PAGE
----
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The Centre for International Governance Innovation, which is housed in a former Seagram whiskey barrel house, in Waterloo, Ont. (Peter Power/The Globe and Mail/Peter Power/The Globe and Mail)
The Centre for International Governance Innovation, which is housed in a former Seagram whiskey barrel house, in Waterloo, Ont. (Peter Power/The Globe and Mail/Peter Power/The Globe and Mail)

Education

York University, Balsillie think tank near $60-million deal on partnership Add to ...

York University is closing in on a $60-million deal with a think tank launched by BlackBerry co-founder Jim Balsillie to create 10 research chairs and 20 graduate scholarships probing modern challenges of international law.

The partnership with the Centre for International Governance Innovation would invest a $30-million gift from Mr. Balsillie and another $30-million in provincial funds first promised in the 2010 budget. In financial terms, it would be a major win for York, comparable in scale to landing 10 of the prestigious federally financed Canada Research Chairs in one year.

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But the agreement, which is expected to be sealed within weeks, has not come together without controversy. Administrators encountered objections from faculty members who worry the terms could threaten academic freedom and autonomy, a criticism CIGI faced over its shared governance of an international affairs school with the University of Waterloo and Wilfrid Laurier University.

To allay fears, Mr. Balsillie has put his name to a protocol designed “to promote and protect academic freedom,” and plans to set up a full-fledged global law centre tied to York’s Osgoode Hall Law School have been scrapped in favour of a more overarching funding partnership.

“There were concerns,” said Patrick Monahan, York University’s vice-president, academic, and provost. “We have negotiated now, and signed, a binding protocol on academic freedom, specifically to address some of those concerns.”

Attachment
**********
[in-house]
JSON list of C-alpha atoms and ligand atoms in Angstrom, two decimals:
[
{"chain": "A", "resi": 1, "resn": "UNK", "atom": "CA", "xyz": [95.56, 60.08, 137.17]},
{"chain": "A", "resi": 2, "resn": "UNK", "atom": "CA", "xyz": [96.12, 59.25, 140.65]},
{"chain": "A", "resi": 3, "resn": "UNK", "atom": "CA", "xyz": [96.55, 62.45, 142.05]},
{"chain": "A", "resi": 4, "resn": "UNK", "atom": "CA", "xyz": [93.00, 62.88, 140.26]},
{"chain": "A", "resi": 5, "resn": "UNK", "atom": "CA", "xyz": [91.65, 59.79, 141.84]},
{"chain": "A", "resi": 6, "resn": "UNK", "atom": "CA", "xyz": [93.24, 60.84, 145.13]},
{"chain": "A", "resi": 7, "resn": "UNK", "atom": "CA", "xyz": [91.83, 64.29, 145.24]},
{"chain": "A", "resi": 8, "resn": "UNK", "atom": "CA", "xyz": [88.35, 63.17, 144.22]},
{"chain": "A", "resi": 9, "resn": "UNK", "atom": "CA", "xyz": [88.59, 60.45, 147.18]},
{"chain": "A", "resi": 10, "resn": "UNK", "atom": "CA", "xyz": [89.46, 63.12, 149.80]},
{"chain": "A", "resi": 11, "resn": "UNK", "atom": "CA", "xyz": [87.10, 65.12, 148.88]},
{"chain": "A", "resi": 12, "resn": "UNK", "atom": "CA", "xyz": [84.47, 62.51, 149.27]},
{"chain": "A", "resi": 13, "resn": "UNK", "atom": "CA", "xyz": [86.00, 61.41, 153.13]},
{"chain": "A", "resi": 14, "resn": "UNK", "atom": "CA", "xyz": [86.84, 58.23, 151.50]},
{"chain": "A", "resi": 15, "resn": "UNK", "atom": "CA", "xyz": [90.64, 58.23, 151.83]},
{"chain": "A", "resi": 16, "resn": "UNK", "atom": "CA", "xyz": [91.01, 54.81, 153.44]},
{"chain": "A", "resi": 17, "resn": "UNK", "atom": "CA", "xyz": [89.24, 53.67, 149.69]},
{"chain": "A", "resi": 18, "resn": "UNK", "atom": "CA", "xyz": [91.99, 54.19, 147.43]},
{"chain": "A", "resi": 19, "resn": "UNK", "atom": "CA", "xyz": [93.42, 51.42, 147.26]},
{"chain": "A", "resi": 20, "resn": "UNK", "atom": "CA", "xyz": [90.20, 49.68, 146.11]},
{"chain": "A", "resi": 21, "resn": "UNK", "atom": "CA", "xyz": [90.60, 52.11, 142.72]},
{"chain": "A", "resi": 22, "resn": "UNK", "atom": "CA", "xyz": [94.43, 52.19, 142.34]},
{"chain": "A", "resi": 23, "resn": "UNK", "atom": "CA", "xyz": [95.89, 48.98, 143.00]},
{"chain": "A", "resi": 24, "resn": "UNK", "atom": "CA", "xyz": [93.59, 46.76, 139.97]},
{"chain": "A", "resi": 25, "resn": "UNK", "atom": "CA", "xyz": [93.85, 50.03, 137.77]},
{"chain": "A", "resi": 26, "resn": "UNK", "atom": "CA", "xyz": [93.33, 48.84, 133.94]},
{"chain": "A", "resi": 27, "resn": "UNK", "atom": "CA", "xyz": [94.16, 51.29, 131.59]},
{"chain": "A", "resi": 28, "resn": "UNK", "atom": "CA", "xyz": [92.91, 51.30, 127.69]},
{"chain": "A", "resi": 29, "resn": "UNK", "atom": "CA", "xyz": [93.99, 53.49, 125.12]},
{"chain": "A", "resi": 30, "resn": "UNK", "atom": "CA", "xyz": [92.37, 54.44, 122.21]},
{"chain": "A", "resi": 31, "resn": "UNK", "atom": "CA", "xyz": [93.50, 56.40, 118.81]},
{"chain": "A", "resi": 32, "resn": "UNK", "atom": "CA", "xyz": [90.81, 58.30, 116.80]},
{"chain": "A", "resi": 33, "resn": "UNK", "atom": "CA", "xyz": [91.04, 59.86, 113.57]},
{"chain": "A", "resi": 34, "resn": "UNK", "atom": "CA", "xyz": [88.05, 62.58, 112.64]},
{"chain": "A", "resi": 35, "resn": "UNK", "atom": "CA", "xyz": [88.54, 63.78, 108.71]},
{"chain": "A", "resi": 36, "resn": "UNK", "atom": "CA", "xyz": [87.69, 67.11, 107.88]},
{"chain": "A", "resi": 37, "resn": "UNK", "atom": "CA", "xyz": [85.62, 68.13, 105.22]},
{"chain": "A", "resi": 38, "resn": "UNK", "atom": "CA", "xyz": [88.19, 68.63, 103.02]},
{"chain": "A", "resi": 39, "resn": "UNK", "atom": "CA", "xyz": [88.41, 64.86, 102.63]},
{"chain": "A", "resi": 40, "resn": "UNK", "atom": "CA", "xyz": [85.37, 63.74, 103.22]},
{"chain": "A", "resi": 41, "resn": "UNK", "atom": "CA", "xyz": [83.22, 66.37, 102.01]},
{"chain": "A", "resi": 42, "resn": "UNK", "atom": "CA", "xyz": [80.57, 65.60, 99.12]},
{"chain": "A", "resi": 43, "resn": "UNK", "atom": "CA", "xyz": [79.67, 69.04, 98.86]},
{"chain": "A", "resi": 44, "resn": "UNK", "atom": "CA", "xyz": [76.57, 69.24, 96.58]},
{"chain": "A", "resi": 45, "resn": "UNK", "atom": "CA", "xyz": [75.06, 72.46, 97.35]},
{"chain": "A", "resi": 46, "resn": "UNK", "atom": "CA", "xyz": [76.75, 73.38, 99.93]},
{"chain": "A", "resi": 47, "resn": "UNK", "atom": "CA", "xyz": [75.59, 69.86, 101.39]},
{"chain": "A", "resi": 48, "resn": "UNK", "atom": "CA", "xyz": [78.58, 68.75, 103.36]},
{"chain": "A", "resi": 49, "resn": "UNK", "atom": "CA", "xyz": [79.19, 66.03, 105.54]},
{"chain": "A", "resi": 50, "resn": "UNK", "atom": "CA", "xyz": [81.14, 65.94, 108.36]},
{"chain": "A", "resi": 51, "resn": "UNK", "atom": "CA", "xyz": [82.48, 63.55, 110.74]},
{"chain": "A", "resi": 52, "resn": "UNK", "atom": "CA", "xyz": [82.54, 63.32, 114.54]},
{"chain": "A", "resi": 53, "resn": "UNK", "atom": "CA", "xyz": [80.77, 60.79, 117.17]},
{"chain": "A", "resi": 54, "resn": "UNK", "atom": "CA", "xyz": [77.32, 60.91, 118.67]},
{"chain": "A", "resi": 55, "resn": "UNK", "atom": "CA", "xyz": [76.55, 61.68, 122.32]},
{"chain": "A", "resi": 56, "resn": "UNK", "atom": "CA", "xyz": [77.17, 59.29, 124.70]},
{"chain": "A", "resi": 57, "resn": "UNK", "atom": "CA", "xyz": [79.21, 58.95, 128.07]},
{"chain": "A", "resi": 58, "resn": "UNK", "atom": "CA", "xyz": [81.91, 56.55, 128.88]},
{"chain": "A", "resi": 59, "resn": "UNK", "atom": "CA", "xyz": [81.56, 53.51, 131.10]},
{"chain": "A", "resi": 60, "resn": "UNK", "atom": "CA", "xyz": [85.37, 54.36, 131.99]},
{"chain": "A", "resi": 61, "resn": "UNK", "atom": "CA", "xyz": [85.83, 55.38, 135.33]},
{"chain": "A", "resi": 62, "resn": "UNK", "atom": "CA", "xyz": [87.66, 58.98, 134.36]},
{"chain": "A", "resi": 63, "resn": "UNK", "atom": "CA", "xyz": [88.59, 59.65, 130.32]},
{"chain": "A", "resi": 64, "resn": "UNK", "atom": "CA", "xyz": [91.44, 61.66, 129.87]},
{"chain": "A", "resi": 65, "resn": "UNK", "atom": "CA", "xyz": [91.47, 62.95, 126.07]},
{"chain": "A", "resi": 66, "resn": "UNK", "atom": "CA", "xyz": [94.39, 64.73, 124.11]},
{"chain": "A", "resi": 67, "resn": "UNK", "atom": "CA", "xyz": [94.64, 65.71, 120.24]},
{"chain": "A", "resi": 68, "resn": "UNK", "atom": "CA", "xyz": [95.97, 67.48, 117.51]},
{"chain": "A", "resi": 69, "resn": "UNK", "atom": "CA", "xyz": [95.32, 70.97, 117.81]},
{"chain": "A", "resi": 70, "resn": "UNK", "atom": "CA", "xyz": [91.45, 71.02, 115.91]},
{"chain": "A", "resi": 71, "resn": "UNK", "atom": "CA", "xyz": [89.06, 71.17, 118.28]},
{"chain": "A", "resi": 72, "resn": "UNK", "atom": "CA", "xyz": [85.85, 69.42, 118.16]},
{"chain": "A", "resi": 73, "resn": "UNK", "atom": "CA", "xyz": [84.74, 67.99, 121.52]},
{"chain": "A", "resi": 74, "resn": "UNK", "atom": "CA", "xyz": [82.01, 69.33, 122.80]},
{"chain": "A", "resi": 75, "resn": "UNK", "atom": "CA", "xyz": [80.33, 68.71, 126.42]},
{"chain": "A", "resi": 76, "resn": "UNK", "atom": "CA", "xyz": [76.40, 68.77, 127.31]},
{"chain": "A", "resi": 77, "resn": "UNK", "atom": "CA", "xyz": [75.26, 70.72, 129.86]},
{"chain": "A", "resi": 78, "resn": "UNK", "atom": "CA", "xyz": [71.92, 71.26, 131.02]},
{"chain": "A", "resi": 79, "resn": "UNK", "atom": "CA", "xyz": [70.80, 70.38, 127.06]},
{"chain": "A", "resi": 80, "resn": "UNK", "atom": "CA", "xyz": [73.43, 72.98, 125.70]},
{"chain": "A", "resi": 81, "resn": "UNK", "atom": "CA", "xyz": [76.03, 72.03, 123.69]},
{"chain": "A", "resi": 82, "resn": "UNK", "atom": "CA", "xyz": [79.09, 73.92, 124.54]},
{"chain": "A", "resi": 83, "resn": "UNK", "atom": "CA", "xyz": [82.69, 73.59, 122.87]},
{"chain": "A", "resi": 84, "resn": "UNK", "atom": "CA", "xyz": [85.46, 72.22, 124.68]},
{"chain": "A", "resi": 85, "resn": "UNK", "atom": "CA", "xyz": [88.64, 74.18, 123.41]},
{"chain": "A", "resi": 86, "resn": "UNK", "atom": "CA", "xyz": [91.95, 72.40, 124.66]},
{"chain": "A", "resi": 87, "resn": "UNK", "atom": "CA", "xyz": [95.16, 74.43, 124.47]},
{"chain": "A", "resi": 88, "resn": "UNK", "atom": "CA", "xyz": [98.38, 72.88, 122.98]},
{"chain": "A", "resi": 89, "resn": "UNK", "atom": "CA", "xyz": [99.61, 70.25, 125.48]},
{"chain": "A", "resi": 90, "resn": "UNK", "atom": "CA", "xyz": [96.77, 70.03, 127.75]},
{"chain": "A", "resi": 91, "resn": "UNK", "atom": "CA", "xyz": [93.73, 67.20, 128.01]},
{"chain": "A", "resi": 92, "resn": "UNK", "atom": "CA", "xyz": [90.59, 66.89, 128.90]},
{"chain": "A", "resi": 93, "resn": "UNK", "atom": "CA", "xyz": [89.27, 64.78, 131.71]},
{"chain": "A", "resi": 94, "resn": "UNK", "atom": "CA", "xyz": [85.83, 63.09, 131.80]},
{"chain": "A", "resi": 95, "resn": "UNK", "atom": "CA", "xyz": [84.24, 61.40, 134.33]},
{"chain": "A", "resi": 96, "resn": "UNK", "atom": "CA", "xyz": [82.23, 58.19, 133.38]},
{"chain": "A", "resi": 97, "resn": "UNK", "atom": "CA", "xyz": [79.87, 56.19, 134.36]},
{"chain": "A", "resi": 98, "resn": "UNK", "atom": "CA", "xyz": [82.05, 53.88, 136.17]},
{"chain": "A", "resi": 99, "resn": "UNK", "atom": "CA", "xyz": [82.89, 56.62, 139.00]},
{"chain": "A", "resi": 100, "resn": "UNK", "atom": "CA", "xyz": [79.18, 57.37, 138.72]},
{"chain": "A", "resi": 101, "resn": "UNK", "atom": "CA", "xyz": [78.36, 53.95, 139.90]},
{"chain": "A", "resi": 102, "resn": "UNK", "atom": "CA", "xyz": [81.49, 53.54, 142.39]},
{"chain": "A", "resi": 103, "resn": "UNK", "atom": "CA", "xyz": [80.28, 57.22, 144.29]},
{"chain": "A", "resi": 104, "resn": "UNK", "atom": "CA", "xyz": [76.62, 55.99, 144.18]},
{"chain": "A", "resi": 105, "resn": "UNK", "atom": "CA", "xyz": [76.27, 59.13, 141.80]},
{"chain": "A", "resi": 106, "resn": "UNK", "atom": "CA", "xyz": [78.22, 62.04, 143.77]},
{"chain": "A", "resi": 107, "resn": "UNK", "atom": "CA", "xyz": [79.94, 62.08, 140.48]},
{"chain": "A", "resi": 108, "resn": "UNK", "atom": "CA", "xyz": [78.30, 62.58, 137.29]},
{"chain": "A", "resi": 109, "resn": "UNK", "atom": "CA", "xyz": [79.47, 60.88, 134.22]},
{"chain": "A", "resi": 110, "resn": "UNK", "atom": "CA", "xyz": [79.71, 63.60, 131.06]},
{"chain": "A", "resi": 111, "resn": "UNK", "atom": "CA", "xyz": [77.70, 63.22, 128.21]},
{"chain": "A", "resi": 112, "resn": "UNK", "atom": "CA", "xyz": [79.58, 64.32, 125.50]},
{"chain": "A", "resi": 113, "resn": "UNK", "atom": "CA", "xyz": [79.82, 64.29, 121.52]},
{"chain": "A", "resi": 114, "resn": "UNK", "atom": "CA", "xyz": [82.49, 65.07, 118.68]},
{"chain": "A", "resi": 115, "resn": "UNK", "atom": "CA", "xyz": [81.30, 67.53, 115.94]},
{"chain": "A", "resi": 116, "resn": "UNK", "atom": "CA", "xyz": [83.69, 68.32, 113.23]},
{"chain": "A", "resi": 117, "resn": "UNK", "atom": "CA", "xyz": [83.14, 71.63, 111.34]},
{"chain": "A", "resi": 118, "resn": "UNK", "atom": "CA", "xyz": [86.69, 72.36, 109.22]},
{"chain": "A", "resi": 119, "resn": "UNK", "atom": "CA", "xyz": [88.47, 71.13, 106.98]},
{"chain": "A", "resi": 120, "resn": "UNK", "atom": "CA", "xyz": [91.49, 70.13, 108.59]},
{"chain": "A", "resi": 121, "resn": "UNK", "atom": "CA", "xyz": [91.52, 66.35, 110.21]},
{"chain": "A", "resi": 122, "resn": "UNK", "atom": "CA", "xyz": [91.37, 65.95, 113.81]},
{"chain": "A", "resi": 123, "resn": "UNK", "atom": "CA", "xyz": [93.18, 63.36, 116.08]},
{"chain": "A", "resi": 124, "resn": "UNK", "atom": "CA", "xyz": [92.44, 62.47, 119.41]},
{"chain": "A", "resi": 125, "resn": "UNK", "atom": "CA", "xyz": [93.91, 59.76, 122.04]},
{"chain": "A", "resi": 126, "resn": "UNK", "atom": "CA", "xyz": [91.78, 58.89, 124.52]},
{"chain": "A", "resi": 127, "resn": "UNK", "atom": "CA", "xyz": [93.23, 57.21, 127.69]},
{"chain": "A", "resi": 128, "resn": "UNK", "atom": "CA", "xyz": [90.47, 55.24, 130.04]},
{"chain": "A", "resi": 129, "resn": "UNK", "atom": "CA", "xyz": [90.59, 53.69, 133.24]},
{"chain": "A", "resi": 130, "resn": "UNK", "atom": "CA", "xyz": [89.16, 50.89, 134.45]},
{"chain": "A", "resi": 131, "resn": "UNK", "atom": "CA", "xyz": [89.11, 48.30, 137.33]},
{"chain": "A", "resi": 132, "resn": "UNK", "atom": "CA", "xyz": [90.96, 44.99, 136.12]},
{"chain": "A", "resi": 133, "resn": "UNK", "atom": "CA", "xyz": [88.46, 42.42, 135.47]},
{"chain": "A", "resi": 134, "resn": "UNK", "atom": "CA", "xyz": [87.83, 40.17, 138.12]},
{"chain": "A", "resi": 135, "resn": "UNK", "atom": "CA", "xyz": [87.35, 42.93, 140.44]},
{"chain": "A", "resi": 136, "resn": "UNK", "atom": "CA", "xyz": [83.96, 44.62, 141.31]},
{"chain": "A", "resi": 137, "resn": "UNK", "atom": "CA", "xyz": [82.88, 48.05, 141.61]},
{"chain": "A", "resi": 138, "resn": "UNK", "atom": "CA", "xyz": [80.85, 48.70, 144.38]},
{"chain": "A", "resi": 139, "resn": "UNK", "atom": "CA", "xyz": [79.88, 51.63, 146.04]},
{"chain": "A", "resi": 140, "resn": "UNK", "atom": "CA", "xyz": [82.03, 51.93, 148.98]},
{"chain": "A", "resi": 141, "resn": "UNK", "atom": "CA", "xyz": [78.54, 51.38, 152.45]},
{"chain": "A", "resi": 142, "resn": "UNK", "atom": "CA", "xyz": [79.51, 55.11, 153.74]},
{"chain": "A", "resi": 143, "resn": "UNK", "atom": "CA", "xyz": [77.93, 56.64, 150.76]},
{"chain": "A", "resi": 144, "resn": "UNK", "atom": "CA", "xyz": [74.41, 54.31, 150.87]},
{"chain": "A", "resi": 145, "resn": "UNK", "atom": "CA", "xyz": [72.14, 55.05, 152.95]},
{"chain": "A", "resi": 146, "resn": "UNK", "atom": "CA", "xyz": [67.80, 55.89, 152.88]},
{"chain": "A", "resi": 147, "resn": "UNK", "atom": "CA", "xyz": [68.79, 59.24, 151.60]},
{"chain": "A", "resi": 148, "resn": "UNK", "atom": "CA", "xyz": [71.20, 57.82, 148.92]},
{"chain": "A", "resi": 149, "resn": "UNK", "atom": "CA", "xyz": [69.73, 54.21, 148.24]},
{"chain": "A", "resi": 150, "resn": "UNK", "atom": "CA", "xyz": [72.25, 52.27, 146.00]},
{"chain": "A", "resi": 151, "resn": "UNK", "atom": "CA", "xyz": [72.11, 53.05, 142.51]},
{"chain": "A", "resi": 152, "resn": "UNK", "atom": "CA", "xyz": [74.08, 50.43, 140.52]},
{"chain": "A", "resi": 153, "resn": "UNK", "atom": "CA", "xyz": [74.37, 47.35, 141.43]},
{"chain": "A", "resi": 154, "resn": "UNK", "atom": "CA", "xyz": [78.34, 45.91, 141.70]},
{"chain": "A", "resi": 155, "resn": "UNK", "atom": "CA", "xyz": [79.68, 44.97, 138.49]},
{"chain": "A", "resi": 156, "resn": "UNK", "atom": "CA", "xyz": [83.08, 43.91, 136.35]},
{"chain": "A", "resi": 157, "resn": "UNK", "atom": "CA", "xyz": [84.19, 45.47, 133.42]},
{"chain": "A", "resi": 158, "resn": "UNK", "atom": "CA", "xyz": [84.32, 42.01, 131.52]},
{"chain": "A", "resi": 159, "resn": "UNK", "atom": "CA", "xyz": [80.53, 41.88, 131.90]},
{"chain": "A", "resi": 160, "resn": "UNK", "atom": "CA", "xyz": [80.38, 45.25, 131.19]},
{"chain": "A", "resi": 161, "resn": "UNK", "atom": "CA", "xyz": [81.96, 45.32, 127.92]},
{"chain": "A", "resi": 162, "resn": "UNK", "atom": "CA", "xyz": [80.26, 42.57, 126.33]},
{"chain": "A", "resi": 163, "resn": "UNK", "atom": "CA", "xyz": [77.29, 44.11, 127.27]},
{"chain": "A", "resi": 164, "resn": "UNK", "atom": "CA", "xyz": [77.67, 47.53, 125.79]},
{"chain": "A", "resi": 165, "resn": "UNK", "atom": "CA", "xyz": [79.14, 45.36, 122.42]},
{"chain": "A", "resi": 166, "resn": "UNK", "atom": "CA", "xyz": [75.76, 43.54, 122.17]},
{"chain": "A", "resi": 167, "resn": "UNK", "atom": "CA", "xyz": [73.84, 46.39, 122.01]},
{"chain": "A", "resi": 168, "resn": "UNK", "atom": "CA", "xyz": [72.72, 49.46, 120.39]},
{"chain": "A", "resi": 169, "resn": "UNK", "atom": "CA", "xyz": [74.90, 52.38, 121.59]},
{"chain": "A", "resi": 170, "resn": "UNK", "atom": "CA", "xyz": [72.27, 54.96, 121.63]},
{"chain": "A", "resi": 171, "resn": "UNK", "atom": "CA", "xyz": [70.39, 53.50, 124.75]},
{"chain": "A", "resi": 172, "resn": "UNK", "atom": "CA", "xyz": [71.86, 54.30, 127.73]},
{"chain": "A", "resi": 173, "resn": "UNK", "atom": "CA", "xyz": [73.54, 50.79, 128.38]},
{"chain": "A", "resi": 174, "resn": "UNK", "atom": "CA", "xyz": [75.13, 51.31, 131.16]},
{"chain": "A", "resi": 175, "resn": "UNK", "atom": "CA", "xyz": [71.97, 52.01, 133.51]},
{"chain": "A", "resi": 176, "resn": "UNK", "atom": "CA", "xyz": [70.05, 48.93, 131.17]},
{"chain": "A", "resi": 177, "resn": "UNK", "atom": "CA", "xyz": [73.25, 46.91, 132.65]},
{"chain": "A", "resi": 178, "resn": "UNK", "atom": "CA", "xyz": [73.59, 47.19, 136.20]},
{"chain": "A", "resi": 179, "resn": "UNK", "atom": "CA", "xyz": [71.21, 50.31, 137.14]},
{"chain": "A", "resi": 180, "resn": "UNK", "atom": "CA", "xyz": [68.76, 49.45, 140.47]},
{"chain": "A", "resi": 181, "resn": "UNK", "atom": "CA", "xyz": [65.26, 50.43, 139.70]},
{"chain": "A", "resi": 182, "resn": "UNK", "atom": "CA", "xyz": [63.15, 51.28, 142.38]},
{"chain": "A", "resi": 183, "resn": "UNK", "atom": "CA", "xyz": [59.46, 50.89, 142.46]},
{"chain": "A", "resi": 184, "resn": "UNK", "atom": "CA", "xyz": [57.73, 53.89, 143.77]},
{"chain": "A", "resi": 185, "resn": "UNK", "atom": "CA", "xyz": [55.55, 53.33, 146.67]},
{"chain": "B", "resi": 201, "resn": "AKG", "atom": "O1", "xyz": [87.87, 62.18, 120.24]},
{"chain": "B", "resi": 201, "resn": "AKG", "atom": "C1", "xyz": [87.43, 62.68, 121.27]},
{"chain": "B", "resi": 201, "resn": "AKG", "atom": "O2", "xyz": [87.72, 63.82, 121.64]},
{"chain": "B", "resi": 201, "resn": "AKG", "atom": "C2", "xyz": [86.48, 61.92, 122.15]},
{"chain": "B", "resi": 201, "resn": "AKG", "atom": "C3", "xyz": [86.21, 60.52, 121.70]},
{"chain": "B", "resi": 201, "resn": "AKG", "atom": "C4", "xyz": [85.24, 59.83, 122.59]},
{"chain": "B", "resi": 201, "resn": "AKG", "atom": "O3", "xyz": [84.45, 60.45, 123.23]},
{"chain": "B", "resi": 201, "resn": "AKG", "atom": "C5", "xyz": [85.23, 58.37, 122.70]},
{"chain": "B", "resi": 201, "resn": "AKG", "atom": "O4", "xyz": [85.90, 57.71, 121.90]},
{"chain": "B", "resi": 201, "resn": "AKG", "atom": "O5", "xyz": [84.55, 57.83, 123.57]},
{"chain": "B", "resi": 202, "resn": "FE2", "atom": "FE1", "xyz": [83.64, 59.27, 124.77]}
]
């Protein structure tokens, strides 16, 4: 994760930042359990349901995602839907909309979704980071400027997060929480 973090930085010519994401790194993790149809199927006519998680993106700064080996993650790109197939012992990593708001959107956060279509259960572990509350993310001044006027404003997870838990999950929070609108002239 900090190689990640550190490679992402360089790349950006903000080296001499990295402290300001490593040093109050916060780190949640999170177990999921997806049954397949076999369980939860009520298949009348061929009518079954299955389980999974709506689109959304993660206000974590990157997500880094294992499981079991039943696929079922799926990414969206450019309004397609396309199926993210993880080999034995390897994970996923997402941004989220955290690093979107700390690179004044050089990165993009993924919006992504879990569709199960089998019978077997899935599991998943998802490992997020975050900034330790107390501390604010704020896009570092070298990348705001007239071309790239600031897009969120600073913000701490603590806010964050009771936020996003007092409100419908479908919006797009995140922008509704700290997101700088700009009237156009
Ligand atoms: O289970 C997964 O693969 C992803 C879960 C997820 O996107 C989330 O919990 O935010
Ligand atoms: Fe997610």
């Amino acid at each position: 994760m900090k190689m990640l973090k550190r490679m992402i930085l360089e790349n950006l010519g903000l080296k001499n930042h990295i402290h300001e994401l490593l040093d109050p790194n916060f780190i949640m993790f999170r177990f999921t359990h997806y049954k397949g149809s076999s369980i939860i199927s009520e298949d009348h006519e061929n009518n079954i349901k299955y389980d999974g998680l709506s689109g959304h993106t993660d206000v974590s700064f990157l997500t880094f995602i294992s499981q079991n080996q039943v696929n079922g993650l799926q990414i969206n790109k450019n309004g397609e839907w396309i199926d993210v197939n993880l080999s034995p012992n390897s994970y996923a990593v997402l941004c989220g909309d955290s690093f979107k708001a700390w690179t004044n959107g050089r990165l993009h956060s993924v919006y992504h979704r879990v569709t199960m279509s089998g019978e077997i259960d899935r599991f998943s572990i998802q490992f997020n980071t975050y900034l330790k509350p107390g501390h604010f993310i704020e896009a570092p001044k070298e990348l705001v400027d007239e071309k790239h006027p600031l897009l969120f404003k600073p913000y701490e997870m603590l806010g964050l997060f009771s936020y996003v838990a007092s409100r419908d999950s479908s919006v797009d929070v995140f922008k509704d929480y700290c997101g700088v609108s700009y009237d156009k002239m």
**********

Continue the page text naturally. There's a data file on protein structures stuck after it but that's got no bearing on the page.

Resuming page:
For four years, CIGI has pursued the plan with various schools, but serious discussions with the University of Ottawa last year did not yield an agreement. A university spokesperson said “benefits were not foreseen by both parties.”

More recently, some Osgoode faculty embraced CIGI’s proposal, but others contended an early framework agreement York signed with Mr. Balsillie’s centre last August could have left the door open to infringements on academic freedom, and questioned the governance structure of the proposed centre. York declined to provide a copy of the original agreement.

The think tank came under scrutiny in 2010 when Ramesh Thakur was ousted as director of the Balsillie School of International Affairs, a CIGI-led project housed at Waterloo’s two universities. In an interview at the time, Dr. Thakur said the school had become “a wholly owned subsidiary of CIGI” without full academic freedom, an opinion supported by Professor Len Findlay, who conducted an inquiry for the Canadian Association of University Teachers. Its findings were strenuously disputed by both universities.

“I’m sure [the Osgoode faculty are]aware of that report … which I think was completely driven by an agenda,” said Fred Kuntz, CIGI’s vice-president of public affairs. “We’re a think tank, and a think tank lives on ideas. We’re not a lobby group.”

A large majority of Osgoode faculty voted to support the initiative, but with conditions, including the negotiation of suitable safeguards for academic freedom. But when talks produced no agreement, Mr. Monahan and York president Mamdouh Shoukri drafted and signed their own protocol with Mr. Balsillie and CIGI executive director Thomas A. Bernes.

Among the document’s nine points are a commitment from both sides to “uphold the academic integrity, academic autonomy and academic freedom of the chairs recruited,” and a provision that the document “may be augmented from time to time by the mutual agreement of the parties.”

The chairs and scholarships will be open to any faculty proposing a project focused on international law. Two thirds of the chairs will be based at CIGI’s offices in Waterloo, commuting to teach at York, in an effort to help build CIGI’s capacity in fields that could range from international financial regulation to global environmental law.

“Ultimately, all decisions about the hiring of chairs will remain with the university,” Prof. Monahan said. “We see it as really building, at York, the leading group of scholars in the field of international economic law.”

Many details remain to be worked out before the deal is final, and Mr. Monahan is seeking endorsement from the academic policy, planning and research committee of York’s Senate. But he and Mr. Kuntz both believe it will proceed.

“It’s not jeopardized. It’s completely on track, and it’ll open this September,” Mr. Kuntz said.

Follow on Twitter: @jembradshaw

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